Just because our children are children doesn’t mean they can’t fight. In fact, they fight harder than we do….simply observe any 3 or 4 year old for a day. They fight hard, even though their fight isn’t well articulated. In fact, it’s a bit scrappy. This is why they need us; to separate them from the animals. Growing and evolving takes higher thinking. Recent studies show that brain development is not complete until around twenty five years of age. In other words, we do not spend the majority of our time in the higher functioning parts of our brain until well after we earn the rights to vote and drink. Yowza. Before twenty five, much of our time is spent in the lower functioning parts of the brain, the mid-brain and the brain stem (which is all survival instinct). Reason takes at least a third of our lives to master. Is it any wonder our small people have tantrums? The brain stem is a scary place to live. They need to know they can count on us for regulation, for reason, for survival. Much of their day is spent feeling their very existence is threatened. This is what it means to live in the brain stem, after all.
I cannot survive without food…
I cannot survive unless I eat….
I will die if I eat brussel sprouts….
I AM DYING!!!!!
You can see how easily they digress. The point is, they need to know they can count on us, that we will help them survive. And in a clever twist of fate, one day we will rely on them for our survival. It’s a beautiful thing. Or not. Choose wisely.
If we are to truly come to each others’ aid, we have to be willing to recognize and fight the good fight together. That fight may be against brussel sprouts or an eating disorder. It could be cough syrup at bedtime or alcoholism. The fight may be over doll clothes or feminism. Some fights seem more meaning for to us than others. But for our children, the little things are the big things. More critically, those things will become the big things. And we get years to practice how we will approach them, how we will fight, before that fight really is life or death. Thank God.
So how will you fight? Will you fight for them or with them? Will you attack or strategize? What weapon will you choose? Is it a complete assault or can you hang back and pick off one at a time, letting them lead their own offense? This determines what kind of parent you are and who they become as people. Choose wisely. For me, my role depends on the intensity and the volume of the demon. I can absolutely and completely annihilate if I need to, and I’m glad that I can. But I save that for emergencies. For normal growth and brussel sprouts, I prefer to take a back seat and be the gunner. I’ve got your back, little ones. You can count on me.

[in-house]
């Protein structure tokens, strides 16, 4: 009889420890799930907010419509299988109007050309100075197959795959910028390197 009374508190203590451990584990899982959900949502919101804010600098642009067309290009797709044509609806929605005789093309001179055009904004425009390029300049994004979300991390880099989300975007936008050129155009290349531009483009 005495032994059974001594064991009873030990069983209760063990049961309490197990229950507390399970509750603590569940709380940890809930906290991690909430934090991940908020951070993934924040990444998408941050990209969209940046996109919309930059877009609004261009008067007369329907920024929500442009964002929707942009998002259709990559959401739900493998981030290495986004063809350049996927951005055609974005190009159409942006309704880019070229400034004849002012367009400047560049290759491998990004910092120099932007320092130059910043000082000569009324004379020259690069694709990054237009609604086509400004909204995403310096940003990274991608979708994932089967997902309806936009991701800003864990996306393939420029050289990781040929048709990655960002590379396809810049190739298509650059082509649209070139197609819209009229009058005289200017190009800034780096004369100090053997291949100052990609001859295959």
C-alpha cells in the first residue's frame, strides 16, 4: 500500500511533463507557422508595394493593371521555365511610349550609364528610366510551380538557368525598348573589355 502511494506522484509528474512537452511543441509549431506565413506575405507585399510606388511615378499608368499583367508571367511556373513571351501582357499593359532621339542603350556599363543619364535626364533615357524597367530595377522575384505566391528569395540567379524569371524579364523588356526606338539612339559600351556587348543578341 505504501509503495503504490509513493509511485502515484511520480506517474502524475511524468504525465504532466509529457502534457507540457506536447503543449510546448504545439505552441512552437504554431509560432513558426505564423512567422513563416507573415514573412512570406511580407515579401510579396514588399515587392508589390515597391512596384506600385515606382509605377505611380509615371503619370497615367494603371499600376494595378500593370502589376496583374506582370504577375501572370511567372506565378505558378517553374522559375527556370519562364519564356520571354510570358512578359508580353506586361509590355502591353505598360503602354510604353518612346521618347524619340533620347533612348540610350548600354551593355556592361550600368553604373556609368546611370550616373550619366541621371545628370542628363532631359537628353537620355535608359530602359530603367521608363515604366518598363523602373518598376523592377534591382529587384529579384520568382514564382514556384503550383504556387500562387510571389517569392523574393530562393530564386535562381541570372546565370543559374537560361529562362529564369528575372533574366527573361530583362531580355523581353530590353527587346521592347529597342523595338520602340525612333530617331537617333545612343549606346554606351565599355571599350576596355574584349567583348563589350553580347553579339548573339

You can count on me to stop you if you’re about to bite your sister. I know you don’t want to be mean.
You can count on me to send you to your room if your tantrum is so big you’re not safe out here.
You can count on me to come to you when you’re calm again and help you understand what happened.
You can count on me to tell you when you’re being ugly. I know you cannot see it in this moment.
You can count on me to show you what ugly looks like. I’m human, too.
You can count on me to usher you through darkness because it is a part of all of us, and is not to be feared, but understood.
You can count on me to show you the way back towards God and grace and the light.
You can count on me to teach you to take notes and draw maps so that each of these places becomes your birthright, your choice, and yours to navigate.
You can trust me to love you, no matter what.
Whatever it takes, no matter what.